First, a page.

How To Achieve Satisfying Reversals

How do you bring a story to a believable reversal without the ending feeling tacked on?

There are many kinds of stories, obviously. Some answer resolve conflicts, but not all lend themselves to closure. In literary stories we know that often dilemmas do not resolve and life goes on. But I would argue that even fans of these stories expect at least one character to arrive at the end profoundly changed or why bother.

According to Robert McKee, in Story, a story arrives at a satisfying reversal when the value, established at the beginning, faces forces of opposition near the end that contradict that value. Here’s how it works. A value, say “justice,” encounters opposition that runs contrary to the stated value, say “unfairness.” Risk levels escalate as opposition increases. Around the point of no return, justice will find itself up against its contradiction, “injustice.” If the story ends tragically, the ending will lead to something like “tyranny,” a situation in which even the possibility of justice has been removed.

To illustrate this principle, McKee offers “Missing,” a film based on real-life events that follows American Ed Horman (Jack Lemmon) on a quest to Chile to search for his son, who disappeared during a coup d’etat. In Act One, the U. S. ambassador tells half-truths intended to dissuade him from his search (unfairness). At the end of Act Two, the point of no return, Hormann discovers that the junta murdered his son, that the embassy knew about this, and that the murder was accomplished with help from the C.I.A. (injustice). The story could end there, but doesn’t. In Act Three, seeking retribution, Hormann only encounters persecution. An autocrat has taken over Chile and suspended rule of law. All that is left for Hormann is to tell the story.

An analysis would look like this: JUSTICE (the value)… leads to UNFAIRNESS (contrariness)… leads to INJUSTICE (the contradiction of the value)… leads to NEGATION (the absolute removal of the value’s possibility).

Let’s consider two story examples, one literary and one from “popular” fiction.

In the John Updike short story, “A & P,” anthologized in Points of View (edited by Moffett and McElheny), a nineteen year old grocery clerk, Sam, has his world rocked when three teenaged girls waltz into the store wearing nothing more than skimpy bathing suits. This creates opposition that is the first step in what will become a revolution in value. At the story’s beginning, Sam values the comfort of conformity that he associates with family and his working-class neighborhood. He encounters contrariness when the girls, who are not from this neighborhood, break rules of etiquette and seem to get away with it. Contrariness increases when the store manager orders the girls to leave, thus taking away the temptation that has Sammy in thrall. The contradiction of his value comes at the end when, having flung off his apron, he walks out into a world that will not support this defiance and will likely ostracize him for failing to be one of them. The girls are long gone. Lengel, the store’s stern, stiff, middle-aged manager, has made it clear Sammy will not be welcomed back. Saddled with an epiphany, “my stomach kind of fell, and I felt how hard the world was going to be to me hereafter,” Sammy can only step forward into that fraught territory ahead. Has the disturbance been resolved? Far from it. One could argue – he would – that he is in a possibly far worse spot now.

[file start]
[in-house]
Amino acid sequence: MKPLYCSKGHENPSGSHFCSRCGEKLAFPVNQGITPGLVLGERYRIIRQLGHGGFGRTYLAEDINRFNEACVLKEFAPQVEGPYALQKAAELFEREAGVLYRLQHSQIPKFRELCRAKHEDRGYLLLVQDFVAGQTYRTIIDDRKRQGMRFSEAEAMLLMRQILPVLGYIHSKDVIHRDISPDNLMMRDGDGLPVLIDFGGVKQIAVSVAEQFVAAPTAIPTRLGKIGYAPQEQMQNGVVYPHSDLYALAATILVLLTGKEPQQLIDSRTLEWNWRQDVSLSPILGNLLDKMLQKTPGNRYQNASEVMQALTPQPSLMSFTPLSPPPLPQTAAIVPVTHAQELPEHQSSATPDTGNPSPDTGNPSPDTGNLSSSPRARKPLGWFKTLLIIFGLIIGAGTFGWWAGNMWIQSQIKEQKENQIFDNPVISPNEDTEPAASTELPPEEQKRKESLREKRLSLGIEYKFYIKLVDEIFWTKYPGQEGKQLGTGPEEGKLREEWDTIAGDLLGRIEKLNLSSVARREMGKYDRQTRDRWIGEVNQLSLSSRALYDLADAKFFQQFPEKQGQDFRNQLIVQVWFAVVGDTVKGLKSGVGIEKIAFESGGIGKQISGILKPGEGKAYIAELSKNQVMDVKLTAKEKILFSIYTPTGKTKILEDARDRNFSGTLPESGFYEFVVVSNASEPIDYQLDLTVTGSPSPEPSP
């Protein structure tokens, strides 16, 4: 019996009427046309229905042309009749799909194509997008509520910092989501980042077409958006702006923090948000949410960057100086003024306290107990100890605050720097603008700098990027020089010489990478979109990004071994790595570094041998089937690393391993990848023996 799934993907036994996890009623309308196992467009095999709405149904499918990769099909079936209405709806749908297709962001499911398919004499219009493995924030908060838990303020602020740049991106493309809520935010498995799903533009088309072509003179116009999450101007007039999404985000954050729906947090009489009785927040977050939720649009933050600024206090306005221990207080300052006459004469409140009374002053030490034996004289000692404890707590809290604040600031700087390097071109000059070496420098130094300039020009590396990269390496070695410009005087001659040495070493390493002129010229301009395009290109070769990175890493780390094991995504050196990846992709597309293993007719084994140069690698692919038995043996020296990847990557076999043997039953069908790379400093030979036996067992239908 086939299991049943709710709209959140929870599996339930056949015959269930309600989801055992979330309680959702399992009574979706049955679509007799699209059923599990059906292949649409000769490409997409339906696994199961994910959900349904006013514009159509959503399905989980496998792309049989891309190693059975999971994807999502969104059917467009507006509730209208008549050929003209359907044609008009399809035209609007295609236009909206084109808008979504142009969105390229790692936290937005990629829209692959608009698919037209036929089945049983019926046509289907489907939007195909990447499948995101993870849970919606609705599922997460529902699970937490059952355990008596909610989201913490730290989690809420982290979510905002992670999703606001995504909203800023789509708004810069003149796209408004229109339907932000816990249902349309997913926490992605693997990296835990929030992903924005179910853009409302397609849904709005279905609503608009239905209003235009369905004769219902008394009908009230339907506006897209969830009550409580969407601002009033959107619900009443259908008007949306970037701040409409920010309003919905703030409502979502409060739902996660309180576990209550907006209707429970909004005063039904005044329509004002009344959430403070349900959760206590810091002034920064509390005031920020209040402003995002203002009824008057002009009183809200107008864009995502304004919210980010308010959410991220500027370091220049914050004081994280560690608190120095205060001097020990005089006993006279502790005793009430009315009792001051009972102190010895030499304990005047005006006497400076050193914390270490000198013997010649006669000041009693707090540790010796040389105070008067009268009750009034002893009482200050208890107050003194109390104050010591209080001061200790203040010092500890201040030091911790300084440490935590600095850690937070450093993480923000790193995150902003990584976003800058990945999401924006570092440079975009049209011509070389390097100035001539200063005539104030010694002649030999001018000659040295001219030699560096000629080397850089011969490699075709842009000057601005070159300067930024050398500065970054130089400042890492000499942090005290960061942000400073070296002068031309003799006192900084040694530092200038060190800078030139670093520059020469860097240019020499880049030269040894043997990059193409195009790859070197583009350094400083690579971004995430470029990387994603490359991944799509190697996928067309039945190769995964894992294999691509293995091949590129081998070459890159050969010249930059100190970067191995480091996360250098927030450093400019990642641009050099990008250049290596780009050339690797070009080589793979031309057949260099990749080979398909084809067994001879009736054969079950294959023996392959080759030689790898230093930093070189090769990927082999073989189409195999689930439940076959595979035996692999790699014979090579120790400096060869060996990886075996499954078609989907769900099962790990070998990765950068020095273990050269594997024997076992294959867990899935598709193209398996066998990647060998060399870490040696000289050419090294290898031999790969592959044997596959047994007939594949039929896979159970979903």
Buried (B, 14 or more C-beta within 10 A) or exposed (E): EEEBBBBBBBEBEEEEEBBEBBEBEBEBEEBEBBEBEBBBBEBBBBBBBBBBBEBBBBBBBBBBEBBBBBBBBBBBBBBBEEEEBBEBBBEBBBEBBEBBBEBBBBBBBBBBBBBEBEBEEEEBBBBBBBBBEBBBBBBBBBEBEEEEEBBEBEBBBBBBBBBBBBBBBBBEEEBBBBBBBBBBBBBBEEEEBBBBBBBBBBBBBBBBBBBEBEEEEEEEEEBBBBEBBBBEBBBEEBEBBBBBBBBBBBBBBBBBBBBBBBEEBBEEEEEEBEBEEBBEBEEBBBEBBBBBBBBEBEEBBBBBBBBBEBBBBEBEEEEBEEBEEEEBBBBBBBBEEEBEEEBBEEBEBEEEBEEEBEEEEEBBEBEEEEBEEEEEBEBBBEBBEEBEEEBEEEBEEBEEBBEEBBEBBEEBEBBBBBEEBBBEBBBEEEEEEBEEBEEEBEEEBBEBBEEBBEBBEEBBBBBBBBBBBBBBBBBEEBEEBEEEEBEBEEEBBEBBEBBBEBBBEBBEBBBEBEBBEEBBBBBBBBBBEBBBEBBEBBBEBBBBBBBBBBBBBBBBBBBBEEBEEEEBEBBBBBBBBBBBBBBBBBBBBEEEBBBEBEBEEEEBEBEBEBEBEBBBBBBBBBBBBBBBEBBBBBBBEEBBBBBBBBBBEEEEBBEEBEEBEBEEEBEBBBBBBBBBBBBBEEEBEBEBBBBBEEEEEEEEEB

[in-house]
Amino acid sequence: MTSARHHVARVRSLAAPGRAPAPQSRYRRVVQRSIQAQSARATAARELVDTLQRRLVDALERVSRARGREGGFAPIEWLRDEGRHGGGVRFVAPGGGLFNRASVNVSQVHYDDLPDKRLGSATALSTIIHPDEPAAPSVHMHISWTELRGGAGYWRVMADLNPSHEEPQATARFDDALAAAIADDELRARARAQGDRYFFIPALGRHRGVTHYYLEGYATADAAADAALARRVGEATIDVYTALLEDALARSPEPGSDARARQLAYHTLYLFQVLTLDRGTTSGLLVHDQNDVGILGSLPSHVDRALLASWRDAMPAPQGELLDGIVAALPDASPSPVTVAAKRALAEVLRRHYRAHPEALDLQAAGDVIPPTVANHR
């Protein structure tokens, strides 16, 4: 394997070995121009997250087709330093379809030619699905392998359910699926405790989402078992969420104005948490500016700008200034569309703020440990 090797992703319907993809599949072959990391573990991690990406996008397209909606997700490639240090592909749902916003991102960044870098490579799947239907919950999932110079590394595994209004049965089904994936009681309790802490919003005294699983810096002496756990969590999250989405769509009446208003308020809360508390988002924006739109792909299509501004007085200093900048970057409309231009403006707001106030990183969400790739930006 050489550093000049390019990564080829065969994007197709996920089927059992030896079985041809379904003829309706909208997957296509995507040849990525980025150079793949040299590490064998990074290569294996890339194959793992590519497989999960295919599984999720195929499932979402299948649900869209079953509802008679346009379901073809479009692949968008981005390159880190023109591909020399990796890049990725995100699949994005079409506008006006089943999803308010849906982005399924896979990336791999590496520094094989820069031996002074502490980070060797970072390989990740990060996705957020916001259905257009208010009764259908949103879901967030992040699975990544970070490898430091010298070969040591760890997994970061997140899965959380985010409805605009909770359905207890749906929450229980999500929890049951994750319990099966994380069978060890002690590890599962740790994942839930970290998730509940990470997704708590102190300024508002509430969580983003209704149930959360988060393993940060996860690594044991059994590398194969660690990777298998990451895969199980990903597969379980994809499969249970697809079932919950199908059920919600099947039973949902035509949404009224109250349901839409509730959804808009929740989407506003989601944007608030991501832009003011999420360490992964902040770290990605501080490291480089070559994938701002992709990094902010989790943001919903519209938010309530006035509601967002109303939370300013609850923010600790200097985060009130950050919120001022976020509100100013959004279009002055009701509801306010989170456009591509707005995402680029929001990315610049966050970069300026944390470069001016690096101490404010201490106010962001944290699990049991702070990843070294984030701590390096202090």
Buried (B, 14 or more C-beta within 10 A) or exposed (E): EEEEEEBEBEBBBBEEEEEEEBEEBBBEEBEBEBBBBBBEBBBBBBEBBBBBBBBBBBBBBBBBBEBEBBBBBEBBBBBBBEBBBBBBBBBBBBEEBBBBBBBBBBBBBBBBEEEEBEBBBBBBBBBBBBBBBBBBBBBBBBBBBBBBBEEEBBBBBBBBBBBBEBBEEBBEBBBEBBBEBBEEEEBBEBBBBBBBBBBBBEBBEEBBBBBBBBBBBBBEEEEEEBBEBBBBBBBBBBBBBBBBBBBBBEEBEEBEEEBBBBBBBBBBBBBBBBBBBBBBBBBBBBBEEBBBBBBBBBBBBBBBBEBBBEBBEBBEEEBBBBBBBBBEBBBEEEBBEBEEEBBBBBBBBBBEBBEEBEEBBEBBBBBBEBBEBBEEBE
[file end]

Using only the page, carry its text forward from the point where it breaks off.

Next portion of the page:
In a Dennis Lehane novel, A Drink Before The War, the narrator, Pat, a self-employed private eye working in Boston, is hired by two senators to track down a cleaning woman who recently disappeared with some potentially incriminating documents the esteemed senators want back. Find Jenna. That is Pat’s quest. His value? Serve social justice. Pat runs repeatedly into the value’s contrary when between gangs and the perps of Jenna’s murder, not to mention reps of the government, it becomes clear that seeking social justice will not only make it hard to get paid, he and his partner might well end up dead themselves. Near novel’s end, Pat discovers he was set up as the dupe that led the killers to their quarry. Pat and his lovely partner outlive a gang war and end up with the sought after documents and are left with a dilemma: take their pay, stay alive, and walk away, or expose the corruption that will be the undoing of two senators. I can’t tell you how it turns out. Suffice it to say the senators provide strong contradiction to Pat’s value. In a final test, Pat must seek a way to achieve victory over the contradiction or, all that matters will be lost, though he did his job. 

In a nutshell: establish a value. Design events to use opposition to push that value’s contrary. At the point of highest risk, that value should encounter its contradiction (or events have not gone far enough). The final act might result in a negation of the value, or a victory over the contradiction, or, life will go on, but changed. The reader, in any case, will be rewarded with that revolution in value that they came to the story seeking.


2 thoughts on “How To Achieve Satisfying Reversals

  1. Pingback: How To Achieve Satisfying Reversals |

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